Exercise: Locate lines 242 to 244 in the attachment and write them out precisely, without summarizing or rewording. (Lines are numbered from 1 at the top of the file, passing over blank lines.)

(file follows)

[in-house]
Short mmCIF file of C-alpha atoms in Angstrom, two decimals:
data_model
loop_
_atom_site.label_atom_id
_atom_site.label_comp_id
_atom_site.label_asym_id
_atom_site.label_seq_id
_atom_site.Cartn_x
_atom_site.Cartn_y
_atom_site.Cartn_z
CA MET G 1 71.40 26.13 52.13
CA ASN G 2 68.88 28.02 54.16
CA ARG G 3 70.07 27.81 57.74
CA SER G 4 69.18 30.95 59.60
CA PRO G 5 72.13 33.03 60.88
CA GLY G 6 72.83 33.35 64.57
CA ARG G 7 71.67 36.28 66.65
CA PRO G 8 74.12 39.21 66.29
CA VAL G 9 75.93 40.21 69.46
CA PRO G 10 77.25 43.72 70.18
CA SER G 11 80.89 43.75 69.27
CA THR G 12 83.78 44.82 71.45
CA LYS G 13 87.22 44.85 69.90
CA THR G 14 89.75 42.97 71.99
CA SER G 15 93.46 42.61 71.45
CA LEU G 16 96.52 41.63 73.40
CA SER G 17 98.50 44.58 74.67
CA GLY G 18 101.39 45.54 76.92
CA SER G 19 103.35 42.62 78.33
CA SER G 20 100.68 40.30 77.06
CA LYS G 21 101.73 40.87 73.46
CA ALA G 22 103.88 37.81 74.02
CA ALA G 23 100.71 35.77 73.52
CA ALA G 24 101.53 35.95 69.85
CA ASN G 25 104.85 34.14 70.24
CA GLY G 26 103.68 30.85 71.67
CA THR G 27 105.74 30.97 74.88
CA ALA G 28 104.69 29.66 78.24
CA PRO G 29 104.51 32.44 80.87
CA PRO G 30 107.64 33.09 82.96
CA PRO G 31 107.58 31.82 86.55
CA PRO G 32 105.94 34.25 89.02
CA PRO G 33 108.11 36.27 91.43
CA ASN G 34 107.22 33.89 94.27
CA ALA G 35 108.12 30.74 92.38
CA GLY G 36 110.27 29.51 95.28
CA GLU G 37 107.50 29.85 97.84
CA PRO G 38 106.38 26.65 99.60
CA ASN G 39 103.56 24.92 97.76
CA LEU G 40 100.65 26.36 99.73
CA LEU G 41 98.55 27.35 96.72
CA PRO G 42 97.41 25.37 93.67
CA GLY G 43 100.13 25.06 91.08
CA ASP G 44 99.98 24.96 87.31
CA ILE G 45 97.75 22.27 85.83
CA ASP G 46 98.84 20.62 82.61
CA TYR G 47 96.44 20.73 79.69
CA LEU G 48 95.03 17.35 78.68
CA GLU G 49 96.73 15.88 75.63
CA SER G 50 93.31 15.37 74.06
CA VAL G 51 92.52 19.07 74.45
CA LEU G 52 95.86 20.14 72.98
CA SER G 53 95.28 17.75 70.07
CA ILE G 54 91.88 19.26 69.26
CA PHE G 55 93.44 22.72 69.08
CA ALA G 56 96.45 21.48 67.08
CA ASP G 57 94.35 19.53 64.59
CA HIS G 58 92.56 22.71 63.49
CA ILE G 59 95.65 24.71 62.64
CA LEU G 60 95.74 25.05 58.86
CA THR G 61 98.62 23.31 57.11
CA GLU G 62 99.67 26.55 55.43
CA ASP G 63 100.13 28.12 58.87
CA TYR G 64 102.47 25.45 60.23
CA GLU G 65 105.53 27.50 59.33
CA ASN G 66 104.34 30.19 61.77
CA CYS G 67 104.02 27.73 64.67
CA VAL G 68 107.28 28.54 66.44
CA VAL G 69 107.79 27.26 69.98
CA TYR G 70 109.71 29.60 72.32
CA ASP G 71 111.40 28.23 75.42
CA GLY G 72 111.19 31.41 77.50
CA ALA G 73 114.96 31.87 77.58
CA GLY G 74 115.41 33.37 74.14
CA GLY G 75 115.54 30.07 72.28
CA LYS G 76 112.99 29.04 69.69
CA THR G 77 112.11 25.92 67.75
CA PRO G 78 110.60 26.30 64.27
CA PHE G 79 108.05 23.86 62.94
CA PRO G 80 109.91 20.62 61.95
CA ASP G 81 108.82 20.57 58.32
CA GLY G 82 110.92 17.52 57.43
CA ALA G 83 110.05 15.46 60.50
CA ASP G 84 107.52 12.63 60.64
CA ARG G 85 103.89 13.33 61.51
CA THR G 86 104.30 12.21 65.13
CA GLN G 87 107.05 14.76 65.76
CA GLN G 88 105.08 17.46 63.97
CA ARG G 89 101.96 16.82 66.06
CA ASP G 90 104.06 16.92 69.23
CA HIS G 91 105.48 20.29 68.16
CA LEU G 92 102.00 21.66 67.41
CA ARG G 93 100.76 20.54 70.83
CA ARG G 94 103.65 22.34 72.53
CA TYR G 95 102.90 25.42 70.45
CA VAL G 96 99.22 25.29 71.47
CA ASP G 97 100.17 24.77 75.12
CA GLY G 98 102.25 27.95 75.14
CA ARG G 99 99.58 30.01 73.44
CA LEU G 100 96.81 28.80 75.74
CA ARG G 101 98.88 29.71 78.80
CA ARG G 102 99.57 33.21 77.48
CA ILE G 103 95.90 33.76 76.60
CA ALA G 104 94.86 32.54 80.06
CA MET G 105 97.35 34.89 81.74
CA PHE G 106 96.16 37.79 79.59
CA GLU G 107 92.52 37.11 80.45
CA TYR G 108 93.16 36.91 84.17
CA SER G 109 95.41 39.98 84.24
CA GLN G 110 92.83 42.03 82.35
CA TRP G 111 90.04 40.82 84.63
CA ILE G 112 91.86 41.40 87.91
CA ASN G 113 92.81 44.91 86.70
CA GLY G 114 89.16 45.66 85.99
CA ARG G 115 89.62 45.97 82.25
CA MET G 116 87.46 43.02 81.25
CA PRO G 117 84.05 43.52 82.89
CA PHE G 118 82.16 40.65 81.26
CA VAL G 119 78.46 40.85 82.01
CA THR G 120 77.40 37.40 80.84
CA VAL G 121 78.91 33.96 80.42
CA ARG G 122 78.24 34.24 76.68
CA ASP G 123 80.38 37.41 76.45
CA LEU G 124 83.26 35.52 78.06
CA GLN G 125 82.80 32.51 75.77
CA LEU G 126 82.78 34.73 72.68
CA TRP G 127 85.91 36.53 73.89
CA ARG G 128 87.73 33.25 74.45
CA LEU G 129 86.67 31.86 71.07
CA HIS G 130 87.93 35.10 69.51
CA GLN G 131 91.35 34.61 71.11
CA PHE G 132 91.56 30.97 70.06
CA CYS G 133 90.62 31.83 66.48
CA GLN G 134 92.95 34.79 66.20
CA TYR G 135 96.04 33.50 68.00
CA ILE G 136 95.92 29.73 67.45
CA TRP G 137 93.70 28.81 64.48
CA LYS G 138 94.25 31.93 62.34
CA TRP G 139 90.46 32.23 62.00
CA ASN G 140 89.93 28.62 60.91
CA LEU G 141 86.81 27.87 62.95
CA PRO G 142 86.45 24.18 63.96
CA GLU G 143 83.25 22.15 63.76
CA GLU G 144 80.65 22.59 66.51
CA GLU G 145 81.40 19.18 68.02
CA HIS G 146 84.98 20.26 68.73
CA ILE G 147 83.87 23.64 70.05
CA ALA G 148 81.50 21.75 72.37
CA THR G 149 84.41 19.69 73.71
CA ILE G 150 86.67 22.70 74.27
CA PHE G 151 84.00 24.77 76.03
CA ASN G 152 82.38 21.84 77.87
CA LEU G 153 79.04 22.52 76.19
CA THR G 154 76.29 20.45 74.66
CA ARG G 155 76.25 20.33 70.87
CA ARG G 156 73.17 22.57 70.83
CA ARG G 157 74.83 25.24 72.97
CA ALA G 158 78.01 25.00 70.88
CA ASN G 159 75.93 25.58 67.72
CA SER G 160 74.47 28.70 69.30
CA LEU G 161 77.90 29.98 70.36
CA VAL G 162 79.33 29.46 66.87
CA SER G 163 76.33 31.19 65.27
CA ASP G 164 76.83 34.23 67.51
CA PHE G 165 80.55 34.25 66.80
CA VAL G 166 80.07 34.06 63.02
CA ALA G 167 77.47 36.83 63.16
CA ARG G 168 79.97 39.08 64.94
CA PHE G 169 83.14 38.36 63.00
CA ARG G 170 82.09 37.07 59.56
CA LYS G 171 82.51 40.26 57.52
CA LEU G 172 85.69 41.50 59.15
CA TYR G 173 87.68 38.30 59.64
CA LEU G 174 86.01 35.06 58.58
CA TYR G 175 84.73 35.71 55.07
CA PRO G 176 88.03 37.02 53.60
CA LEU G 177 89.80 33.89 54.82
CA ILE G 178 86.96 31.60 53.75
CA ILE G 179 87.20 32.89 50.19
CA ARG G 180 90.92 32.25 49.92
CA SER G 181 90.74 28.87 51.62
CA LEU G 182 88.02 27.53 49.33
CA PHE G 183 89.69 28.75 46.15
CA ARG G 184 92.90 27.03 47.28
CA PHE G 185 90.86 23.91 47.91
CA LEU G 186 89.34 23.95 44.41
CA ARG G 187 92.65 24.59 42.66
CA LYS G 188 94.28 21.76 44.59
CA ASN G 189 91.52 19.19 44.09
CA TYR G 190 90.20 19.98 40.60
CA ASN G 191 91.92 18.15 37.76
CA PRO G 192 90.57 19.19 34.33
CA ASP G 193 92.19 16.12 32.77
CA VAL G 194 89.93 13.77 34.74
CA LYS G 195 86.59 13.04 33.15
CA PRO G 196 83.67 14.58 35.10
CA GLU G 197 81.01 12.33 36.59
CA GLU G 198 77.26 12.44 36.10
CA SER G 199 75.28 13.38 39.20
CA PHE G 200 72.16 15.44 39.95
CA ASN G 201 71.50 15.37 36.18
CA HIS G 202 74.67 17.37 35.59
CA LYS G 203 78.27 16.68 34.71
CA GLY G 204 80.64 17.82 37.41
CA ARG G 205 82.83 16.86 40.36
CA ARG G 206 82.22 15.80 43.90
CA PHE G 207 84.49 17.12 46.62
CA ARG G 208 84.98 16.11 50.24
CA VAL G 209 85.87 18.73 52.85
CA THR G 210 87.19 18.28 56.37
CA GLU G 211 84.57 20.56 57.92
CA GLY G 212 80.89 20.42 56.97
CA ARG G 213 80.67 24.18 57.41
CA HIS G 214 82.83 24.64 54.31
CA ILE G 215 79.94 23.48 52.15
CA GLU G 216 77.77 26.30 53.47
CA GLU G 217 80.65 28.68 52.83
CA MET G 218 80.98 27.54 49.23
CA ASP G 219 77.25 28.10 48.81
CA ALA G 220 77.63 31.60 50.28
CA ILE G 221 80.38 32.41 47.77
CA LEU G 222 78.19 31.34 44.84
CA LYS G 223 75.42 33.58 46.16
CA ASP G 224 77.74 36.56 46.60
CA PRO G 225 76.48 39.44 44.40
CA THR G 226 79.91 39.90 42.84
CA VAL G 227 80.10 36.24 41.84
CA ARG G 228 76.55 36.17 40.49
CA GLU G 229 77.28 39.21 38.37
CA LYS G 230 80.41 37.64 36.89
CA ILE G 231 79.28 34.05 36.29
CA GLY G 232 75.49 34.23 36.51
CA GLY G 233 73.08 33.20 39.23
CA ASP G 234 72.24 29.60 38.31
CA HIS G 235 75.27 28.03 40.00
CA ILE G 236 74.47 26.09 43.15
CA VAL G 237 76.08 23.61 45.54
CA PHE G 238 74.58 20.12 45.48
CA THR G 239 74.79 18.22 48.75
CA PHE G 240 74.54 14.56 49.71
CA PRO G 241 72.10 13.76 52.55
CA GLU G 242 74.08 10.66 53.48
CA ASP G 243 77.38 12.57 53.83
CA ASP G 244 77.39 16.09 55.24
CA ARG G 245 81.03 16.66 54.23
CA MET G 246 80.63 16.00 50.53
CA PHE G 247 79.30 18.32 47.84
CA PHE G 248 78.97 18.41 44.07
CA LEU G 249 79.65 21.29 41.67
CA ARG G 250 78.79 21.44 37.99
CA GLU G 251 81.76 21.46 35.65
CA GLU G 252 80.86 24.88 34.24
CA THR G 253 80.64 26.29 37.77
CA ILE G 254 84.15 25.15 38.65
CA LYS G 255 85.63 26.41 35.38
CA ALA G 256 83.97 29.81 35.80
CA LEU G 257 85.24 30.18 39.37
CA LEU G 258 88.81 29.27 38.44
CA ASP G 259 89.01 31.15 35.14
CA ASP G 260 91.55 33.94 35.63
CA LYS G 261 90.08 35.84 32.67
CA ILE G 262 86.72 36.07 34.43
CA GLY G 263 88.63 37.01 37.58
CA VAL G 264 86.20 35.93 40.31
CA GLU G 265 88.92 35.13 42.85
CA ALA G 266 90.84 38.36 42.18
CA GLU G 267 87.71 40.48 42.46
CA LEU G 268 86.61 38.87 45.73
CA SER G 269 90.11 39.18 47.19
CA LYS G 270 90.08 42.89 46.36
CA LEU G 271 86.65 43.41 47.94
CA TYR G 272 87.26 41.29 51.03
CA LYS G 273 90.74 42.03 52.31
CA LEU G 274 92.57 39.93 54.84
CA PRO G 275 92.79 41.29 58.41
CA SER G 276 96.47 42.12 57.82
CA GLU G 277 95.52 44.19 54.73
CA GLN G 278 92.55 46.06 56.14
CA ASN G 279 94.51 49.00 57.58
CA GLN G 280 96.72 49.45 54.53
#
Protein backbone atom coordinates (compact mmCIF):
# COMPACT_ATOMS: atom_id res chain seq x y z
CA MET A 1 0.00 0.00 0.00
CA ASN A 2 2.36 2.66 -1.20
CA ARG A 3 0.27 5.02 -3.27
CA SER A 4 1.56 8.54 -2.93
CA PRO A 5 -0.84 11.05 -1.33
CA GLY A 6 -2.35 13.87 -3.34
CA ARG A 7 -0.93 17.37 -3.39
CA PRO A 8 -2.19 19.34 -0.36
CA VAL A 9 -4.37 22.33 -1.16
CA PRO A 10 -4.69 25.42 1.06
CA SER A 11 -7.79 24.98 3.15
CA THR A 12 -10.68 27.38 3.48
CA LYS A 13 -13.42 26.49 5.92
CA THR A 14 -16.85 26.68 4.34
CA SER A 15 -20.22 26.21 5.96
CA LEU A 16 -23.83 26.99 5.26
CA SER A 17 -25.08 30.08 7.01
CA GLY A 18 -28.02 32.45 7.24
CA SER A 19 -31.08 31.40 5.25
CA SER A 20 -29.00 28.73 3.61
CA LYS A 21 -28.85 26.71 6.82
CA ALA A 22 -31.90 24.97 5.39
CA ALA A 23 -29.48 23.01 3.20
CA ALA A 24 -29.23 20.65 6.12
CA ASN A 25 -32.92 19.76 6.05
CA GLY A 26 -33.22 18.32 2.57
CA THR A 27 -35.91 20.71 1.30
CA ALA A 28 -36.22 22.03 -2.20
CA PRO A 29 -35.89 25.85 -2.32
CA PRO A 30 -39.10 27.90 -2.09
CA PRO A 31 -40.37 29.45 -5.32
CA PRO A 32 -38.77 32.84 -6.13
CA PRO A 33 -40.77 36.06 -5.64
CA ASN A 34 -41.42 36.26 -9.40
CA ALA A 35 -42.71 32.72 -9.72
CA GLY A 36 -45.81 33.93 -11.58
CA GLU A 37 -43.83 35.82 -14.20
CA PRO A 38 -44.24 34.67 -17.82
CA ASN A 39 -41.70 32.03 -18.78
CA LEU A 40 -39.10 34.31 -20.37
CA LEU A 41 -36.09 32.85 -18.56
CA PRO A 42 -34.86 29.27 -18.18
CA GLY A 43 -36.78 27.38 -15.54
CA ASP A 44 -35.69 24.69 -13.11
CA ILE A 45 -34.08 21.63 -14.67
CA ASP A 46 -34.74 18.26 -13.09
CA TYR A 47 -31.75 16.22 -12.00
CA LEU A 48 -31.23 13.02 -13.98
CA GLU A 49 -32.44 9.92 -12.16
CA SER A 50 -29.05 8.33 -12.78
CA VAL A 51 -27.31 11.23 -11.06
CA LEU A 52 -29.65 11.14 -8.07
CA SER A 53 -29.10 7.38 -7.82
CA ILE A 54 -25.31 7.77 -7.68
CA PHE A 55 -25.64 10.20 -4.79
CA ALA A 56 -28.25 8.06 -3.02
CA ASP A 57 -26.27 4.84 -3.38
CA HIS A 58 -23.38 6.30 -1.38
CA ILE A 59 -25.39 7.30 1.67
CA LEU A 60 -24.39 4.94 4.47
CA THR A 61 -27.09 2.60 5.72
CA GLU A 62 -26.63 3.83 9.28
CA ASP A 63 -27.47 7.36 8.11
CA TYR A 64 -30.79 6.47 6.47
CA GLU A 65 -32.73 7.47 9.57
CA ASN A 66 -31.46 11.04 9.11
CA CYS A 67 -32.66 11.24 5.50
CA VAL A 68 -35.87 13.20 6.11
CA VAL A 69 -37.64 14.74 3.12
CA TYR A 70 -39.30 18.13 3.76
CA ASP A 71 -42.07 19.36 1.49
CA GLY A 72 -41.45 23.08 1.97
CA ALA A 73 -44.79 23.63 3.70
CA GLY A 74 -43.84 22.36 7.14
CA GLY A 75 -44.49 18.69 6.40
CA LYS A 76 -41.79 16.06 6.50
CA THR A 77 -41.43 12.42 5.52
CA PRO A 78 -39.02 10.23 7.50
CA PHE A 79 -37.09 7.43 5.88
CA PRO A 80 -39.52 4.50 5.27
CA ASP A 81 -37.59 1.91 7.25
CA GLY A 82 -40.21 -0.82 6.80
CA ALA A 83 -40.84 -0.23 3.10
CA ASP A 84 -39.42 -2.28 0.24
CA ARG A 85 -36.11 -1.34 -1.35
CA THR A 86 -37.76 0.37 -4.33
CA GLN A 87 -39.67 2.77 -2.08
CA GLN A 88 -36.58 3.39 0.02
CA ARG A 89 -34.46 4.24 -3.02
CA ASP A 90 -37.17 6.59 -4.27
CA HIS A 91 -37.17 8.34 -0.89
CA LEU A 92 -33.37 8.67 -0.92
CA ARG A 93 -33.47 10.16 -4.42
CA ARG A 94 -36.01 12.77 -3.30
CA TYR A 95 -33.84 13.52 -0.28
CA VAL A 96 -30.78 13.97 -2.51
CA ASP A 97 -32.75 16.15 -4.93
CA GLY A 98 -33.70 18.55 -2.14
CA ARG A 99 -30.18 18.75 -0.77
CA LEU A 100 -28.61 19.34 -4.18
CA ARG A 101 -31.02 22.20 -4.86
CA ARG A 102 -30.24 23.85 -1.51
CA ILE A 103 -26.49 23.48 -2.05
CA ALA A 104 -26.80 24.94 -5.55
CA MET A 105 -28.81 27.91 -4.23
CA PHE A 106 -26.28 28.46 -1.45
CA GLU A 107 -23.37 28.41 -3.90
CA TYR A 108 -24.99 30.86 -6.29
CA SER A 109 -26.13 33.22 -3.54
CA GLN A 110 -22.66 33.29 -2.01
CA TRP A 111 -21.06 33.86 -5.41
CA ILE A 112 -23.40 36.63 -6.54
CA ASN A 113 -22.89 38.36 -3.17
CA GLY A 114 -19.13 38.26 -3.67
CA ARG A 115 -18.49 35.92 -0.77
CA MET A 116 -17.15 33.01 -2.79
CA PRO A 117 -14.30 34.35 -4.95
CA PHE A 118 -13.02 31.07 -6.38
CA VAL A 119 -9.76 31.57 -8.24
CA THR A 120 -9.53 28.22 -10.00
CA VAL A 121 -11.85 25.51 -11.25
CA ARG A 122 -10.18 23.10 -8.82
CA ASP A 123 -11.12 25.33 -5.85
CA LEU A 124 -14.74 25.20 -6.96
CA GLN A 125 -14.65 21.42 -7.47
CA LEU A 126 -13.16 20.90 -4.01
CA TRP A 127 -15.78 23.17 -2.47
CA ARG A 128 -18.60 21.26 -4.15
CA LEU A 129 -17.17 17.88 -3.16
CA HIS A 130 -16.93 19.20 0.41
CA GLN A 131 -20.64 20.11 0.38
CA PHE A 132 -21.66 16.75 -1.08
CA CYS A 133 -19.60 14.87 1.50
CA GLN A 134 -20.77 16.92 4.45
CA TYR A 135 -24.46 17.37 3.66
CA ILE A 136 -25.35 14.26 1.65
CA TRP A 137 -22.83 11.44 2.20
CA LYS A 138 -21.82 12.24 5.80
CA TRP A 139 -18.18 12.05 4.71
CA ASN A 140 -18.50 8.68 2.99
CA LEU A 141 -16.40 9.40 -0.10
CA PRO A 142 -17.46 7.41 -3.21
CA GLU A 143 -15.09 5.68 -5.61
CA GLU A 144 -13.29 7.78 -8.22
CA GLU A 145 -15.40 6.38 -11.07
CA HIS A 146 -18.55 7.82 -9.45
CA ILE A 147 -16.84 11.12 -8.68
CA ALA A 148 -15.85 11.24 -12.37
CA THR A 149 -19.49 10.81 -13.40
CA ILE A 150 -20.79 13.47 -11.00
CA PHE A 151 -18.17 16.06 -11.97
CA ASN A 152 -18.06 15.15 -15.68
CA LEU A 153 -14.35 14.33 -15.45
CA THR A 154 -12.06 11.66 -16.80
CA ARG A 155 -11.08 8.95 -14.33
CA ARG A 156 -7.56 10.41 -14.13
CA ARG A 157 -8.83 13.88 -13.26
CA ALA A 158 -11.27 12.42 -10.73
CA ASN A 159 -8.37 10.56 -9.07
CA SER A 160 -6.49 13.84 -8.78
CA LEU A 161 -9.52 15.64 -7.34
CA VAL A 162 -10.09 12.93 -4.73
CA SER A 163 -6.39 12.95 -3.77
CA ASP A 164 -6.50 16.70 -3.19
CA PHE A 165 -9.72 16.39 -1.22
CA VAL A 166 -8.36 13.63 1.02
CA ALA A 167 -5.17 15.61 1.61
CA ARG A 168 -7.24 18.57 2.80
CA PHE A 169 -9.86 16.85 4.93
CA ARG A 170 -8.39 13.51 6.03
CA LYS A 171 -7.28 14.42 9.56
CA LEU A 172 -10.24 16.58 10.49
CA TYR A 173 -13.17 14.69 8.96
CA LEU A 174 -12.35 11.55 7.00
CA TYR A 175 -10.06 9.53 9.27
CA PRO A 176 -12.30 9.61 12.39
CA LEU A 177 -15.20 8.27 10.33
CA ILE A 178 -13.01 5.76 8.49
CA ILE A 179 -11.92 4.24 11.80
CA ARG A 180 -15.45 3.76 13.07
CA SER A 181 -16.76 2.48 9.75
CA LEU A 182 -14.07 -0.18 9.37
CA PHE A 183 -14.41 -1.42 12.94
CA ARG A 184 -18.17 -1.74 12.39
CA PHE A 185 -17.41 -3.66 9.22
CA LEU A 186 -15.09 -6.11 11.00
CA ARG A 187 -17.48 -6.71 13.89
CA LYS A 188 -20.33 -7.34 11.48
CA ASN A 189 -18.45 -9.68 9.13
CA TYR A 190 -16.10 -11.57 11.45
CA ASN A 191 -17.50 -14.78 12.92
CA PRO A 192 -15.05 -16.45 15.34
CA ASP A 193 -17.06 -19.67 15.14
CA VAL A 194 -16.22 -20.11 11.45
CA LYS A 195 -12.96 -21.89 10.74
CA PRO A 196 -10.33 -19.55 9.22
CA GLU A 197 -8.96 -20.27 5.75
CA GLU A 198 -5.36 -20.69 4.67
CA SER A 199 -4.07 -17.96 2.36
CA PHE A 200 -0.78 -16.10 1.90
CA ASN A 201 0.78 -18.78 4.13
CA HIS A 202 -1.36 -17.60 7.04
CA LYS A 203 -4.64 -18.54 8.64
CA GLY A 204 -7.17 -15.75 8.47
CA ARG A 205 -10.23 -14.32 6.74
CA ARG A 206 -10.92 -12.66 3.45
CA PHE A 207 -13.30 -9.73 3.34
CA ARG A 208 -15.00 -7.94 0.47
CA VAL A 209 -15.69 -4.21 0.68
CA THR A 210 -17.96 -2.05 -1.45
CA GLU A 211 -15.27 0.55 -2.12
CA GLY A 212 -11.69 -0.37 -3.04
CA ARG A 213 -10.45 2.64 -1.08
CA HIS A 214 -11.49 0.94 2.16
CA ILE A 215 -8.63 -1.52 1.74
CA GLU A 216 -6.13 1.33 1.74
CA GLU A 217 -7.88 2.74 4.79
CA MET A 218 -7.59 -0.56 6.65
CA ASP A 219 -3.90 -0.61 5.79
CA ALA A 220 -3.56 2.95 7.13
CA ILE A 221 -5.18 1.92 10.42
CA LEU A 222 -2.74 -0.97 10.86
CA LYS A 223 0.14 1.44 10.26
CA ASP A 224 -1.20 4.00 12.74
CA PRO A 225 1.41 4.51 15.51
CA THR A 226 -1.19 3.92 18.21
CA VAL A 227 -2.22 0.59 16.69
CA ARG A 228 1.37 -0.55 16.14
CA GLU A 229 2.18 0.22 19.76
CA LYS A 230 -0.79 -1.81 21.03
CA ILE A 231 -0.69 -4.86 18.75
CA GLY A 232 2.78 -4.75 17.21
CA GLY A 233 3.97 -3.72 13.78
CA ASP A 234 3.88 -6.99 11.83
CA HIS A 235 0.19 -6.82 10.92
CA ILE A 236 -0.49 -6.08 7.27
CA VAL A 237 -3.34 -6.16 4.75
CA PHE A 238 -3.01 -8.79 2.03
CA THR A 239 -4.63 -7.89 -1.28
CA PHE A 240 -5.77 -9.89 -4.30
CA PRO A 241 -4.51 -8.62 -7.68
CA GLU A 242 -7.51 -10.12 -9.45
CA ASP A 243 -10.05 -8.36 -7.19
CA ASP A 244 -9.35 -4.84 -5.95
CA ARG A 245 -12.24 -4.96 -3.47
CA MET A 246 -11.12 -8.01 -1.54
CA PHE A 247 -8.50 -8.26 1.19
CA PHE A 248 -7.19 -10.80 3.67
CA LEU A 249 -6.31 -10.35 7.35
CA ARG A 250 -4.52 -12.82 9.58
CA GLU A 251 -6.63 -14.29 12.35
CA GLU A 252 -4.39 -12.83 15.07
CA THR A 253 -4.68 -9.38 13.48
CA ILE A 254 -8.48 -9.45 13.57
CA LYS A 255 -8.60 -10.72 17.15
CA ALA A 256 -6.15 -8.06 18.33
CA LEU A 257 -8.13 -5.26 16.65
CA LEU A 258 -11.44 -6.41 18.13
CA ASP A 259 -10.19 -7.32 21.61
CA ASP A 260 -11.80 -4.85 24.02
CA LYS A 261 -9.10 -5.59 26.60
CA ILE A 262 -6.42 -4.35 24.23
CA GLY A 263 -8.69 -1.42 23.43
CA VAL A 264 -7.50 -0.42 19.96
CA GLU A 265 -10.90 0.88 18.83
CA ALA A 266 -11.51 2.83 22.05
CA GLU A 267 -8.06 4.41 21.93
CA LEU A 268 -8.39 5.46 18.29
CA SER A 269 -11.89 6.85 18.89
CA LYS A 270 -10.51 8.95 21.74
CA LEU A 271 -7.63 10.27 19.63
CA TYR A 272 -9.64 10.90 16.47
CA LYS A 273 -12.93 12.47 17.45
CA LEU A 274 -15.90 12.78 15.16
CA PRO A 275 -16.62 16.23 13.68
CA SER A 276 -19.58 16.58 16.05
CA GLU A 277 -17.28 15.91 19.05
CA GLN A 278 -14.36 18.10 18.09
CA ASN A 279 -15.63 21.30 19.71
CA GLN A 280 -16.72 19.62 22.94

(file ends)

CA ILE G 231 79.28 34.05 36.29
CA GLY G 232 75.49 34.23 36.51
CA GLY G 233 73.08 33.20 39.23